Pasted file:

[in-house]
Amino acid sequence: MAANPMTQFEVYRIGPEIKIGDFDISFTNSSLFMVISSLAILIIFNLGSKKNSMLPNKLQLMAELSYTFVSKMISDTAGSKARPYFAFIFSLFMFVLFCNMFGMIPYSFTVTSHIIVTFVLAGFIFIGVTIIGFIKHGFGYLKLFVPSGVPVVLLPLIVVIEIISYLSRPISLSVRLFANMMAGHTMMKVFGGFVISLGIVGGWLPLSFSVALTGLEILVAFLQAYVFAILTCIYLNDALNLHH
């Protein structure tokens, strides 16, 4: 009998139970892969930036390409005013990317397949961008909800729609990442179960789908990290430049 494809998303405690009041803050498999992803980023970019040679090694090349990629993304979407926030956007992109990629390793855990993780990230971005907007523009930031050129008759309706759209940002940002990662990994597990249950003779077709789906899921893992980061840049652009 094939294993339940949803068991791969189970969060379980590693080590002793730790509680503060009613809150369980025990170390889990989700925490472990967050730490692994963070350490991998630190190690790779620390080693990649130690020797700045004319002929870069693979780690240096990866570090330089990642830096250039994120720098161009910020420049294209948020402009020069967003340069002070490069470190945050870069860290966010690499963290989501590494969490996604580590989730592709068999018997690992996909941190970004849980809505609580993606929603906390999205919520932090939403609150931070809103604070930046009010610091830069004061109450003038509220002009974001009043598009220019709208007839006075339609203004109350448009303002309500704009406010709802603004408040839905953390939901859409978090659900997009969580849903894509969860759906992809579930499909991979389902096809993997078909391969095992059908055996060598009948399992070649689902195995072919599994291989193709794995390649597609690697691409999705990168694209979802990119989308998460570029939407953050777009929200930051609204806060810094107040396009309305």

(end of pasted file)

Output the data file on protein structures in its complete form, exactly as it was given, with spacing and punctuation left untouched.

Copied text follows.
[in-house]
Amino acid sequence: MAANPMTQFEVYRIGPEIKIGDFDISFTNSSLFMVISSLAILIIFNLGSKKNSMLPNKLQLMAELSYTFVSKMISDTAGSKARPYFAFIFSLFMFVLFCNMFGMIPYSFTVTSHIIVTFVLAGFIFIGVTIIGFIKHGFGYLKLFVPSGVPVVLLPLIVVIEIISYLSRPISLSVRLFANMMAGHTMMKVFGGFVISLGIVGGWLPLSFSVALTGLEILVAFLQAYVFAILTCIYLNDALNLHH
């Protein structure tokens, strides 16, 4: 009998139970892969930036390409005013990317397949961008909800729609990442179960789908990290430049 494809998303405690009041803050498999992803980023970019040679090694090349990629993304979407926030956007992109990629390793855990993780990230971005907007523009930031050129008759309706759209940002940002990662990994597990249950003779077709789906899921893992980061840049652009 094939294993339940949803068991791969189970969060379980590693080590002793730790509680503060009613809150369980025990170390889990989700925490472990967050730490692994963070350490991998630190190690790779620390080693990649130690020797700045004319002929870069693979780690240096990866570090330089990642830096250039994120720098161009910020420049294209948020402009020069967003340069002070490069470190945050870069860290966010690499963290989501590494969490996604580590989730592709068999018997690992996909941190970004849980809505609580993606929603906390999205919520932090939403609150931070809103604070930046009010610091830069004061109450003038509220002009974001009043598009220019709208007839006075339609203004109350448009303002309500704009406010709802603004408040839905953390939901859409978090659900997009969580849903894509969860759906992809579930499909991979389902096809993997078909391969095992059908055996060598009948399992070649689902195995072919599994291989193709794995390649597609690697691409999705990168694209979802990119989308998460570029939407953050777009929200930051609204806060810094107040396009309305």